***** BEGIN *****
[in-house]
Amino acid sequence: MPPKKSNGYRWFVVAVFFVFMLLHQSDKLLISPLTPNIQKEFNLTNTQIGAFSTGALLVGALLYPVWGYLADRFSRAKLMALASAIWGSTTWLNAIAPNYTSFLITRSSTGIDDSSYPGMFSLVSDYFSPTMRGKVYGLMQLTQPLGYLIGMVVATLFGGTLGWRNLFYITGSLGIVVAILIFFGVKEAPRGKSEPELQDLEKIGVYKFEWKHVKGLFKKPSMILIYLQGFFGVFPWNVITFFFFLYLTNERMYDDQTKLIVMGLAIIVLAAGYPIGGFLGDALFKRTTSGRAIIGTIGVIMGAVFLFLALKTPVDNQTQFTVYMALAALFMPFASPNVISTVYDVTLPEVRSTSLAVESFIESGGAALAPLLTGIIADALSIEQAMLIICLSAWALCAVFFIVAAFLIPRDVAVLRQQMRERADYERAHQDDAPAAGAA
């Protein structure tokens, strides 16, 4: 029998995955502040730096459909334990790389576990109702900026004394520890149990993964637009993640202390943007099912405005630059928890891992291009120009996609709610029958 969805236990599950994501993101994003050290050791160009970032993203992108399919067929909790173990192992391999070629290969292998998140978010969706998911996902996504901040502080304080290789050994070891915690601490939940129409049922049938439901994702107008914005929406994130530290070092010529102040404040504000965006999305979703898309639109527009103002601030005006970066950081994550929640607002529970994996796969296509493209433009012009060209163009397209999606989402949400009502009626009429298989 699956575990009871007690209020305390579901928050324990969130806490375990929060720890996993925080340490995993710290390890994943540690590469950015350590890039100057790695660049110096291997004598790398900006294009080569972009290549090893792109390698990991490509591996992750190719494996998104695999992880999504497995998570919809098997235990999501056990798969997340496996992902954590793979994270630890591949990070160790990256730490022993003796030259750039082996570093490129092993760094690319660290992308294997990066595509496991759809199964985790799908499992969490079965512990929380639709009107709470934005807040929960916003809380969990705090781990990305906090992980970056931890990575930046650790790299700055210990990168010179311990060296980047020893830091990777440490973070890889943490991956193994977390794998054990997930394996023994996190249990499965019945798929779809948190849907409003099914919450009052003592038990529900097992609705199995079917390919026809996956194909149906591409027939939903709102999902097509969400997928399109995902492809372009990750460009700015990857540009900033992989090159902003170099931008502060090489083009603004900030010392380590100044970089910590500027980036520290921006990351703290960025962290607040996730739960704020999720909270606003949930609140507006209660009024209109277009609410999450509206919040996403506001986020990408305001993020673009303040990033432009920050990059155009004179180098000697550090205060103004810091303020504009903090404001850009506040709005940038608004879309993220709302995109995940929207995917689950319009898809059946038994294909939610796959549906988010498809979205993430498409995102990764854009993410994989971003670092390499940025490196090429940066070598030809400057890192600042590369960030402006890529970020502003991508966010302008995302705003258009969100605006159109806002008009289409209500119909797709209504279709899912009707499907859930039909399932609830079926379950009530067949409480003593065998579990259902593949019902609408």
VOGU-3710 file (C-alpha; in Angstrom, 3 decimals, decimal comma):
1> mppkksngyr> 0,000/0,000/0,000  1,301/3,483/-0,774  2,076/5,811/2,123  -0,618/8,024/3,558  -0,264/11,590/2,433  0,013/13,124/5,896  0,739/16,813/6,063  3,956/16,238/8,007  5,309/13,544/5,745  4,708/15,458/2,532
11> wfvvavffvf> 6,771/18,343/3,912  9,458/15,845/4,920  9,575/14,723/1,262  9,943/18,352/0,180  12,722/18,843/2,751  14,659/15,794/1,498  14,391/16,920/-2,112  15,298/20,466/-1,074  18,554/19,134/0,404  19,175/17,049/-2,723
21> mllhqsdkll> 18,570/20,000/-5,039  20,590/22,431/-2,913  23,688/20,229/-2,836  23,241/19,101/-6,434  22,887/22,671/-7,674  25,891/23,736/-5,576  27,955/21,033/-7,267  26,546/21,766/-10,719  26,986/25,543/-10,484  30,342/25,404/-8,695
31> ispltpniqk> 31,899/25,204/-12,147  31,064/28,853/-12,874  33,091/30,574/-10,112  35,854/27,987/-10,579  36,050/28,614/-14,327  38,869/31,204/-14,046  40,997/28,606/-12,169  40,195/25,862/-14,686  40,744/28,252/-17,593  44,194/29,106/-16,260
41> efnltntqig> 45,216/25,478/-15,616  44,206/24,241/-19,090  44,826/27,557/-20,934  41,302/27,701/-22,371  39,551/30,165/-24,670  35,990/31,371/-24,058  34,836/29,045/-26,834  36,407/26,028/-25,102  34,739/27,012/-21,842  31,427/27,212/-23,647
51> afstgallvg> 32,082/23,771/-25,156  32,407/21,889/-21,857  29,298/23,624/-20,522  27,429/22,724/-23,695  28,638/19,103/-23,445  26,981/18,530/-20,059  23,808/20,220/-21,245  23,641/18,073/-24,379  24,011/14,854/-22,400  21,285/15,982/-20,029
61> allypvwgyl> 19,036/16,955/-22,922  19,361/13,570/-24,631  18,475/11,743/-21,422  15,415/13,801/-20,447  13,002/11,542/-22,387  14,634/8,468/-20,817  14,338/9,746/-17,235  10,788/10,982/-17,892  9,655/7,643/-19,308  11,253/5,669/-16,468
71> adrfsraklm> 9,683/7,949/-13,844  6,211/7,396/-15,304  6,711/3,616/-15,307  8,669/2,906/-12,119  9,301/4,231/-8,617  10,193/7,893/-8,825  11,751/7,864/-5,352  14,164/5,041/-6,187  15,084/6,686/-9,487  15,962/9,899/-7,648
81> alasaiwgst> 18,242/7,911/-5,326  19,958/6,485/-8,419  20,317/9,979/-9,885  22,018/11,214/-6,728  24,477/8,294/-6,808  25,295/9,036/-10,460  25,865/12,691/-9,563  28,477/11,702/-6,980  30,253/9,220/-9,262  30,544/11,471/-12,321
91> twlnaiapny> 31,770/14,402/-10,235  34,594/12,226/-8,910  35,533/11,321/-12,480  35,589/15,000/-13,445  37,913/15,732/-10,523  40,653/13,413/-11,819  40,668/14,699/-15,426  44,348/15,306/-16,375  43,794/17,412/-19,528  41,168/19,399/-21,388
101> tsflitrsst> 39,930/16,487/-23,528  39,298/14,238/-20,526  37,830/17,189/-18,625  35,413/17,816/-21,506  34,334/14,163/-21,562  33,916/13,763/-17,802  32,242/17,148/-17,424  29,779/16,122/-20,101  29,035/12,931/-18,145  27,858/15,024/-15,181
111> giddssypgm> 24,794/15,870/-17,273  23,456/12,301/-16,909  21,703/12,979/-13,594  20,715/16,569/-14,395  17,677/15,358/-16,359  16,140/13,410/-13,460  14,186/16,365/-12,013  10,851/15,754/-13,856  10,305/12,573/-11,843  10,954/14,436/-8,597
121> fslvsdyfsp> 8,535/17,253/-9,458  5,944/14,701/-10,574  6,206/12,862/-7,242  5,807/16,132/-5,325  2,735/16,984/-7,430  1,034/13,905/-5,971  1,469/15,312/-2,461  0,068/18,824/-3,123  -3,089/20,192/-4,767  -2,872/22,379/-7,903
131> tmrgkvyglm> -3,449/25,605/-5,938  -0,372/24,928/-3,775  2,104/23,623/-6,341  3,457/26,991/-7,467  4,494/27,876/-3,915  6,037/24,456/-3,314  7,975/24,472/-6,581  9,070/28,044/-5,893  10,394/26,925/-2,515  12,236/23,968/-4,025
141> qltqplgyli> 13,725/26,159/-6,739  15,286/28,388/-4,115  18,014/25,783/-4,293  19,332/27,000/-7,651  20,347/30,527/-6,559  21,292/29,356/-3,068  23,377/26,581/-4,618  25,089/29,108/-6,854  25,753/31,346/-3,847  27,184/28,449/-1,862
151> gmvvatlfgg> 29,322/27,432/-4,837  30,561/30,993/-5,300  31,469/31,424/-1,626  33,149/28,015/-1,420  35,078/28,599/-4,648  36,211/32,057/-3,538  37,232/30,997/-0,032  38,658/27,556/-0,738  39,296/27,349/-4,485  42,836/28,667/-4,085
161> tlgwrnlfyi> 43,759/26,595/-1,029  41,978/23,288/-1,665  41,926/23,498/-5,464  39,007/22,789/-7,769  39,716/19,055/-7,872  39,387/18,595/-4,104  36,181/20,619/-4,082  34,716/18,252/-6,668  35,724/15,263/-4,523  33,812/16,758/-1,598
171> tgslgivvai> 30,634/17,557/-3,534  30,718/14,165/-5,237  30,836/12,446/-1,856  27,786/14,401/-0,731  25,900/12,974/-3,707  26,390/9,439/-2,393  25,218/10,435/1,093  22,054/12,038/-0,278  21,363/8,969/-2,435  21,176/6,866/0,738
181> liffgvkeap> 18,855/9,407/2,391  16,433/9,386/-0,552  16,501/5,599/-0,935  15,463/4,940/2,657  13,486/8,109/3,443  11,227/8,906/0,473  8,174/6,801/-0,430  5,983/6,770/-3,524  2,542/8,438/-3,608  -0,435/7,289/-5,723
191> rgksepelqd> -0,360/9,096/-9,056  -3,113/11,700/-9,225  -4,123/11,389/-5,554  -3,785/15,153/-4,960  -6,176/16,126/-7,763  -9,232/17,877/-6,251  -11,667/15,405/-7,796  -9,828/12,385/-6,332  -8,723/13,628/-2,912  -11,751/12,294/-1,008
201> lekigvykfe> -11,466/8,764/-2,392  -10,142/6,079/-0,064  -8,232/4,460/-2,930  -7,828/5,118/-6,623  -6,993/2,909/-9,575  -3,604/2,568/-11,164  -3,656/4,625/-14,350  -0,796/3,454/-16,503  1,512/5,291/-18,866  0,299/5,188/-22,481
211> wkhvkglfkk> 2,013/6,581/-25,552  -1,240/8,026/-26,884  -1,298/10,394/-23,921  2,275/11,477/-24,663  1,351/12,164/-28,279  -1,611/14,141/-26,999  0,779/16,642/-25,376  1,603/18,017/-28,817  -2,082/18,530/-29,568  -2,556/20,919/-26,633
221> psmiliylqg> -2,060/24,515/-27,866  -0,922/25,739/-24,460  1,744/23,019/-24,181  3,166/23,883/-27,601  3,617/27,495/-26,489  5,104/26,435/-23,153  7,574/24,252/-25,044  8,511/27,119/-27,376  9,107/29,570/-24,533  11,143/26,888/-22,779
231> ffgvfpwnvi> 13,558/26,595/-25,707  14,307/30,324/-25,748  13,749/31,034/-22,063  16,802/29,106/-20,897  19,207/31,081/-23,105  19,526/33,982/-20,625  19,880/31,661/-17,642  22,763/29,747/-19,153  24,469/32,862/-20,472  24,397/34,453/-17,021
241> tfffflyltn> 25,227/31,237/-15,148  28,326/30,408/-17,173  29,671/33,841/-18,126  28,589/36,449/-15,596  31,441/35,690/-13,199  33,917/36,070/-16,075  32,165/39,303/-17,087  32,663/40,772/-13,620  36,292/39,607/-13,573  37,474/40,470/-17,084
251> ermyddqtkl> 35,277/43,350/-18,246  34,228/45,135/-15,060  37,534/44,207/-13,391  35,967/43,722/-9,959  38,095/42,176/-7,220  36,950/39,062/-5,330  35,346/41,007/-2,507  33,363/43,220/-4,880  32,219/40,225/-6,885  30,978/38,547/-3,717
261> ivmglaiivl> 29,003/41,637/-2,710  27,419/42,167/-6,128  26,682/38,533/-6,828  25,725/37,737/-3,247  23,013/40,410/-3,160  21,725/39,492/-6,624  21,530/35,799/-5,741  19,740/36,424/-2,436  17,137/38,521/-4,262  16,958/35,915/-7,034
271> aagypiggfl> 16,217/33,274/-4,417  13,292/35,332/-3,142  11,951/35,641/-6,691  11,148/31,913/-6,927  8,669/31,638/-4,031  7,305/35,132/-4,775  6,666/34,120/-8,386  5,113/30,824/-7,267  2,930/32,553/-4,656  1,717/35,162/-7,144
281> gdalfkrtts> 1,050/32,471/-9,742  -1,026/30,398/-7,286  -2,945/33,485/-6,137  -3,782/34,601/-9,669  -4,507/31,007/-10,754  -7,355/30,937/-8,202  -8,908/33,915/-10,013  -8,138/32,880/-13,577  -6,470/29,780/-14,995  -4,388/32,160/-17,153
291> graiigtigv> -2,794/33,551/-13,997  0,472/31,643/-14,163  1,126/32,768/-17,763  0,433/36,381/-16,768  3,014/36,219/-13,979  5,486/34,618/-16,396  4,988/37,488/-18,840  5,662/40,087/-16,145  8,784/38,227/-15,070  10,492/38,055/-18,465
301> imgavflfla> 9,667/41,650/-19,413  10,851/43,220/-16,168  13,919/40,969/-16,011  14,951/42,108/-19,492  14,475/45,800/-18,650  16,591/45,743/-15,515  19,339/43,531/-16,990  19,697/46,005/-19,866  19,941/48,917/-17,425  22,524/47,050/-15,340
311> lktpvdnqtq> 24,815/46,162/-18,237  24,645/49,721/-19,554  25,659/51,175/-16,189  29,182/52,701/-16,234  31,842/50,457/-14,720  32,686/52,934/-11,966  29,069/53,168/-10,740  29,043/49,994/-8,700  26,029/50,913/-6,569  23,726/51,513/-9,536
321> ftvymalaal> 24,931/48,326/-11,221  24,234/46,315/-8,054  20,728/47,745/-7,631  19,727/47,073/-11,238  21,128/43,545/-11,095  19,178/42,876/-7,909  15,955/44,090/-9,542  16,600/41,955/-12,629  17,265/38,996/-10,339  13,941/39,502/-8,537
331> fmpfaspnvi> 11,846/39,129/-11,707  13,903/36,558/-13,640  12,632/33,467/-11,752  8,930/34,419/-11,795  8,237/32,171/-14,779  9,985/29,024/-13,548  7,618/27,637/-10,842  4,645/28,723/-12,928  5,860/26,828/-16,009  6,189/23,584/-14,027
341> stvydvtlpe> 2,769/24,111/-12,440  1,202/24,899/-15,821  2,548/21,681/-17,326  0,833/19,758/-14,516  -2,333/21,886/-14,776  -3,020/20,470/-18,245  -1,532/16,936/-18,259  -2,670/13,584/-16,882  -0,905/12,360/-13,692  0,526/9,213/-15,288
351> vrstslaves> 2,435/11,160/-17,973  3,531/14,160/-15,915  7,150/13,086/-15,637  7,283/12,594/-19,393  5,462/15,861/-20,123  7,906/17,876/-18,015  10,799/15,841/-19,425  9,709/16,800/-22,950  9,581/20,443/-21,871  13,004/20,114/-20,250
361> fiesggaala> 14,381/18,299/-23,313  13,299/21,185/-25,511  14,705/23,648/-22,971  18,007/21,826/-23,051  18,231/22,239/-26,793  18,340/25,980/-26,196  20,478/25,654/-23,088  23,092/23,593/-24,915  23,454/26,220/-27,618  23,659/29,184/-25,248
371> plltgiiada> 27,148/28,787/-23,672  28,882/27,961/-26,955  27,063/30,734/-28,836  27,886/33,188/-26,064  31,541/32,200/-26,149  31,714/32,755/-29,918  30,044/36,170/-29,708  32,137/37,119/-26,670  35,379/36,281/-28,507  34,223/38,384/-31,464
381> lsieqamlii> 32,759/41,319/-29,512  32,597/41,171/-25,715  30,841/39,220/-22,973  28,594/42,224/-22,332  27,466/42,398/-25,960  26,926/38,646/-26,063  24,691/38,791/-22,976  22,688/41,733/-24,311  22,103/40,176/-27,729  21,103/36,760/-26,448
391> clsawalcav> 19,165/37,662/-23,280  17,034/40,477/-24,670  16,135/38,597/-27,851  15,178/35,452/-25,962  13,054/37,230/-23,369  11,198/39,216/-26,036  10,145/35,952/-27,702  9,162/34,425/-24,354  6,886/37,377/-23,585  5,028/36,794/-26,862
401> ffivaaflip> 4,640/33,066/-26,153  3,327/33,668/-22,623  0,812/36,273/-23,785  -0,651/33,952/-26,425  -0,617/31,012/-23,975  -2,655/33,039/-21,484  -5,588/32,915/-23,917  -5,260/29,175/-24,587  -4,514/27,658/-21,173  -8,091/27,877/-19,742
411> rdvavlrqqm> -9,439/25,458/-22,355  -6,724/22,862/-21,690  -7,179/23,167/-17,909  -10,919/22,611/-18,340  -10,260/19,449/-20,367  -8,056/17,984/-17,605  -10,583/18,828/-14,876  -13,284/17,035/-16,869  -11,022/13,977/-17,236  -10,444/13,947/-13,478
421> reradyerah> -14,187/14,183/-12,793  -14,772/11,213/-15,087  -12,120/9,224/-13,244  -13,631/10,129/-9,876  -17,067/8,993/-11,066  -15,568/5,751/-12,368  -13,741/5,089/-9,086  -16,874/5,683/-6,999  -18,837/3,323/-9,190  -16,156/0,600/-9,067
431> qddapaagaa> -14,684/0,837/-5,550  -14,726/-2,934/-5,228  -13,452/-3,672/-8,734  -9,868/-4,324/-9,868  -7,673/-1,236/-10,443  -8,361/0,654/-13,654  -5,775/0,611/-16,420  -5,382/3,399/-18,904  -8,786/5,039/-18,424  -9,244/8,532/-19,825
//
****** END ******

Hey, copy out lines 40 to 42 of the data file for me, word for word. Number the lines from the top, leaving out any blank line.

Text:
351> vrstslaves> 2,435/11,160/-17,973  3,531/14,160/-15,915  7,150/13,086/-15,637  7,283/12,594/-19,393  5,462/15,861/-20,123  7,906/17,876/-18,015  10,799/15,841/-19,425  9,709/16,800/-22,950  9,581/20,443/-21,871  13,004/20,114/-20,250
361> fiesggaala> 14,381/18,299/-23,313  13,299/21,185/-25,511  14,705/23,648/-22,971  18,007/21,826/-23,051  18,231/22,239/-26,793  18,340/25,980/-26,196  20,478/25,654/-23,088  23,092/23,593/-24,915  23,454/26,220/-27,618  23,659/29,184/-25,248
371> plltgiiada> 27,148/28,787/-23,672  28,882/27,961/-26,955  27,063/30,734/-28,836  27,886/33,188/-26,064  31,541/32,200/-26,149  31,714/32,755/-29,918  30,044/36,170/-29,708  32,137/37,119/-26,670  35,379/36,281/-28,507  34,223/38,384/-31,464